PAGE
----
The Federal Arbitration Act did not preempt state statutes on the issue. The trial court relied on the Superior Court’s 2013 decision in Pisano v. Extendicare Homes, which held that wrongful-death claimants who were nonsignatories to arbitration agreements could not be compelled to arbitration.


WKYT reported that nursing home Administrator Kelly Goodin was arrested for stealing residents’ medications and sold them to someone on the streets.  Goodin was the Administrator at Mountain View Nursing and Rehabilitation Center.  She was arrested on 12 charges of trafficking in a controlled substance.  The drugs included oxycodone, hydrocodone, fentanyl, and others, in the form of 549 pills, 13 patches, and a bottle of liquid morphine.

“During the course of the arrest, we were able to seize a large number of very potent drugs that would’ve wound up on the street if we hadn’t been able to intercept them,” said Tom Busic, with Middlesboro Police.


News-Medical reported on a study explaining that nursing home residents with dementia are less likely to be apathetic if they live in an appropriately stimulating environment, according to nursing researchers.  Apathy is one of the most common neurobehavioral symptoms in dementia, with about 90 percent of older adults with dementia experiencing it. Those with mild dementia will decline more quickly into severe dementia if they also suffer from apathy, making it important to help them stay engaged.

Five characteristics in particular were studied: environmental stimulation, ambiance, crowding, staff familiarity and light and sounds. Of the five, clear and strong environmental stimulation was the most significantly associated with a lower apathy level in the residents.

‘Interestingly, our results showed that clear and strong environmental stimulation is related to lower apathy, while no stimulation or an overwhelming environment with no single clear stimulation is related to higher apathy,’ the researchers said.

Clear stimulus is found in an environment without competing background noise, and with a single straightforward stimulus. A good example of this is a therapist leading a music therapy program for residents in an otherwise quiet room.

The strength of the stimulus depends on how intense, persistent, interesting and out of the ordinary it is. Routine activities, such as a regular conversation or meal, are considered moderate stimulation, while a birthday party is considered strong simulation.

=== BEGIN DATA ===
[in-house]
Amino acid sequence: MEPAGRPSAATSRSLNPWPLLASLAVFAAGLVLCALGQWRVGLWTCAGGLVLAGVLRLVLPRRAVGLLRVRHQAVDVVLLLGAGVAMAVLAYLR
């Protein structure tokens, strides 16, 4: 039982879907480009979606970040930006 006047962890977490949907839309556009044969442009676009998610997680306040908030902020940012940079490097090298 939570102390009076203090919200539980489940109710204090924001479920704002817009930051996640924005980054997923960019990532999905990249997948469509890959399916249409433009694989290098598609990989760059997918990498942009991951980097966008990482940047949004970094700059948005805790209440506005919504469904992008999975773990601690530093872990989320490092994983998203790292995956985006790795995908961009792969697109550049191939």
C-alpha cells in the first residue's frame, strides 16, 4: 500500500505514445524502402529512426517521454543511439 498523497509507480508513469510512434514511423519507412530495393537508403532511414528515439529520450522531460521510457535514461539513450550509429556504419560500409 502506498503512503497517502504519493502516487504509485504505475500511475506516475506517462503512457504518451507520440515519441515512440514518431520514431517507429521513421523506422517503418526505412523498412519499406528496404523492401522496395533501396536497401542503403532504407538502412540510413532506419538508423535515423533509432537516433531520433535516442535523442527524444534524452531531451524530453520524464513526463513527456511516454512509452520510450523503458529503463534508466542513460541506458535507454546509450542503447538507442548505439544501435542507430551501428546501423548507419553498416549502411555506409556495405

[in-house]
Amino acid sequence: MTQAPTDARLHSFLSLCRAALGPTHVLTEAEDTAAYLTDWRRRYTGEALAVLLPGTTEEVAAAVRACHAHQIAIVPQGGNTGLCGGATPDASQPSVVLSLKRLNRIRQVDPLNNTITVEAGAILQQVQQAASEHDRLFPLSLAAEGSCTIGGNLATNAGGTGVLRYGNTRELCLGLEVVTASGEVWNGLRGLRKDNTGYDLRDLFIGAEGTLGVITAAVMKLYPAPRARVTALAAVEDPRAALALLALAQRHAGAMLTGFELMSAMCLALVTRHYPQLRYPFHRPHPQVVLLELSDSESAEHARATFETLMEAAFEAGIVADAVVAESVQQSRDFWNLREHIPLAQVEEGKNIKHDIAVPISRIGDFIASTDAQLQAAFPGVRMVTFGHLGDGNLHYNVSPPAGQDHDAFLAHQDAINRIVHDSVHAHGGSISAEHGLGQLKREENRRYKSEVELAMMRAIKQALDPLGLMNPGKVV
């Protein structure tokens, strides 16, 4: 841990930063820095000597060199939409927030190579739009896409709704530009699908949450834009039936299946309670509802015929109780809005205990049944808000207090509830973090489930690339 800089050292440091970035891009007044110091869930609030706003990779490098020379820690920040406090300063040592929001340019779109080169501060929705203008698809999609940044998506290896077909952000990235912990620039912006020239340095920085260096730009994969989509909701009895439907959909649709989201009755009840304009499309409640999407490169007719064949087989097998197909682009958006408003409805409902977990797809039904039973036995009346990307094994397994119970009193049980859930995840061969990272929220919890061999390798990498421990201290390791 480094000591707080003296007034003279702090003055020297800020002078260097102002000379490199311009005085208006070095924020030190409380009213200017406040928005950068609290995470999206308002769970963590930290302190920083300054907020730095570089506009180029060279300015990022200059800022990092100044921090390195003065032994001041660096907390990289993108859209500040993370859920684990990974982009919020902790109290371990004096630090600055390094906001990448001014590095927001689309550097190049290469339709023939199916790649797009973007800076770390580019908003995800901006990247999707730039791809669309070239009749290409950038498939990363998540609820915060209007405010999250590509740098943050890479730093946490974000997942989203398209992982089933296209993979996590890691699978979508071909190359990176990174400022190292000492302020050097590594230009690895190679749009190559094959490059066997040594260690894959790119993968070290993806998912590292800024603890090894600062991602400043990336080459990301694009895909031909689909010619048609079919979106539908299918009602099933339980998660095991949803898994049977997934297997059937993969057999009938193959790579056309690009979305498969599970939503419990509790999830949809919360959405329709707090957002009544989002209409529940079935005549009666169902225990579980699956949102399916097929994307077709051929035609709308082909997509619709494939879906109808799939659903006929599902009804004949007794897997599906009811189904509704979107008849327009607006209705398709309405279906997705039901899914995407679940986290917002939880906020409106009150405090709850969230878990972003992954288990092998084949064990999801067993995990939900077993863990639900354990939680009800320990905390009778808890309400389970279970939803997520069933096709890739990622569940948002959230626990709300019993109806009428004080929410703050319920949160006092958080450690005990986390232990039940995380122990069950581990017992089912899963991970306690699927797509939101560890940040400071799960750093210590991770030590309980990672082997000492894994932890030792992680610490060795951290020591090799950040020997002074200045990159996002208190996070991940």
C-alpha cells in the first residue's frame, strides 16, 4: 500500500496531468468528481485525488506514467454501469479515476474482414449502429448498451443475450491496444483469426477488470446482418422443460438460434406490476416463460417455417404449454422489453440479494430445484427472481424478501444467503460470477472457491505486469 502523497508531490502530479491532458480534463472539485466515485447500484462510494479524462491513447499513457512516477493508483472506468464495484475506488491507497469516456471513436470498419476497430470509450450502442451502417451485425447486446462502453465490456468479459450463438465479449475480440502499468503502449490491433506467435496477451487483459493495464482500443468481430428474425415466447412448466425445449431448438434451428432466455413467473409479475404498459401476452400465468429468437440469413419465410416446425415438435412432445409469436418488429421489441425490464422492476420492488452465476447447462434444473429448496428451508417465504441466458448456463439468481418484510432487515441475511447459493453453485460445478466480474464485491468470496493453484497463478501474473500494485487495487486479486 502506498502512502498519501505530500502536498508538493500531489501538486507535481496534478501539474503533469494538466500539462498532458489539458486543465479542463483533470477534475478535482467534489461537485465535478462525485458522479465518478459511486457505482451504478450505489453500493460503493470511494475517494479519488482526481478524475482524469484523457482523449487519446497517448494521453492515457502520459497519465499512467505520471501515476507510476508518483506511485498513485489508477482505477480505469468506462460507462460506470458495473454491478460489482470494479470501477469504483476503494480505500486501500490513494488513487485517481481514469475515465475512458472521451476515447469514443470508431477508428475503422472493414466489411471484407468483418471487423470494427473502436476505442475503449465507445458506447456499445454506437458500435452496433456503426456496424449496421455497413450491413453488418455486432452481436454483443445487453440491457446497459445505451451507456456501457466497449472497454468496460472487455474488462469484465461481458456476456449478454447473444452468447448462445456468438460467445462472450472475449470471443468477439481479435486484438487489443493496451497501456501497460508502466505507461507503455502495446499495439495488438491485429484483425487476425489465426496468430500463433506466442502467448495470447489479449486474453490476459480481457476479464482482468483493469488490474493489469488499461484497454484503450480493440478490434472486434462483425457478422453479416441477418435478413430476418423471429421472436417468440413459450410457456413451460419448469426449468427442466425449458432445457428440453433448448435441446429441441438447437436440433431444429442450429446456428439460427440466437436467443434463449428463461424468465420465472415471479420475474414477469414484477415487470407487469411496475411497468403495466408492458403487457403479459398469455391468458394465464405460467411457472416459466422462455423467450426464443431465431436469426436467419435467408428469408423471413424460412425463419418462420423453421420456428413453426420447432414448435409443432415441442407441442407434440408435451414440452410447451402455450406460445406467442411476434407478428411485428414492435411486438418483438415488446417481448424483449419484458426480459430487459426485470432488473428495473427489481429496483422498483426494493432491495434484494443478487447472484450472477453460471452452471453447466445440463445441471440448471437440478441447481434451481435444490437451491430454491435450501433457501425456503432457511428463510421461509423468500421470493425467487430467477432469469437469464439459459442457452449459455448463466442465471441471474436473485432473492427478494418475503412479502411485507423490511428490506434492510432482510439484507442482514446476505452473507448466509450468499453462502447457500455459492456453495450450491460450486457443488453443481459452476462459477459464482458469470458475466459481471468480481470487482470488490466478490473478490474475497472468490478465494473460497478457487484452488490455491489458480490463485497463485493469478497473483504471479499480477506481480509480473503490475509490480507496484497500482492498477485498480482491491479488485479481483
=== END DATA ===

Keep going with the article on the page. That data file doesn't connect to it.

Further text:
NPR had a great article on the new CMS rules applicable to nursing homes that receive taxpayer money through Medicare and Medicaid.  After nearly 30 years, CMS will modernize the standards nursing homes must follow to qualify for Medicare and Medicaid payments.  The hundreds of pages of proposed changes cover everything from meal times to use of antipsychotic drugs to staffing. The proposed regulations include a section on electronic health records and measures to better ensure that patients or their families are involved in care planning and in the discharge process. The rules also would strengthen infection control, minimize the use of antibiotic and antipsychotic drugs and reduce hospital readmissions.

“The existing regulations don’t even conceive of electronic communications the way they exist today,” said Dr. Shari Ling, Medicare’s deputy chief medical officer. “Also there have been significant advances in the science and delivery of health care that just weren’t imagined at the time the rules were originally written. For example, the risks of antipsychotic medications and overuse of antibiotics are now clearly known, when previously they were thought to be harmless.”

Consumer advocates are disappointed that officials are not including recommendations to set a federal nurse-to-resident ratio.  Nursing homes will be required to report staffing levels, which Medicare officials said they will review for adequacy.  Advocates for nursing home residents argue that because of inadequate staffing, residents with dementia are often inappropriately given antipsychotic drugs, even though that can be dangerous for them. The new rules would help control the use of these drugs by requiring the facility’s pharmacist to monitor drugs that are prescribed for excessive periods of time or other irregularities and require the resident’s physician to address the problem or explain in the resident’s medical record why the medication is necessary.

“We don’t have enough nursing staff,” Toby Edelman, a senior policy attorney at the Center for Medicare Advocacy, said before the rules were released. Federal law requires only one registered nurse on the day shift for a 20-bed facility or as much as a 500-bed facility, licensed practical nurses around the clock and sufficient staff to meet residents’ needs, she said.

“The biggest problem is that the rules we have now are not enforced,” said Edelman. “We have a very weak and timid enforcement system that does everything it can to cajole facilities into compliance instead of imposing penalties for noncompliance.”  A report by the Center for Medicare Advocacy last year found that some serious violations often were not penalized.


KRQE reported the neglect of Saint Anthony’s Rehabilitation Center when a disoriented woman wandered away over a week ago and staff did not know she was missing. The woman in her 90’s knocked on Matthew Aragon’s door around 6 a.m. last week.  When the woman went to leave, Aragon and other neighbors jumped in to help and called police.

Aragon walked across the street to Saint Anthony’s Rehabilitation Center to see if they were missing any residents. When he asked the nursing home if they were missing any residents they told him they were not. However,  when Aragon told them her name, staff rushed outside to get the woman.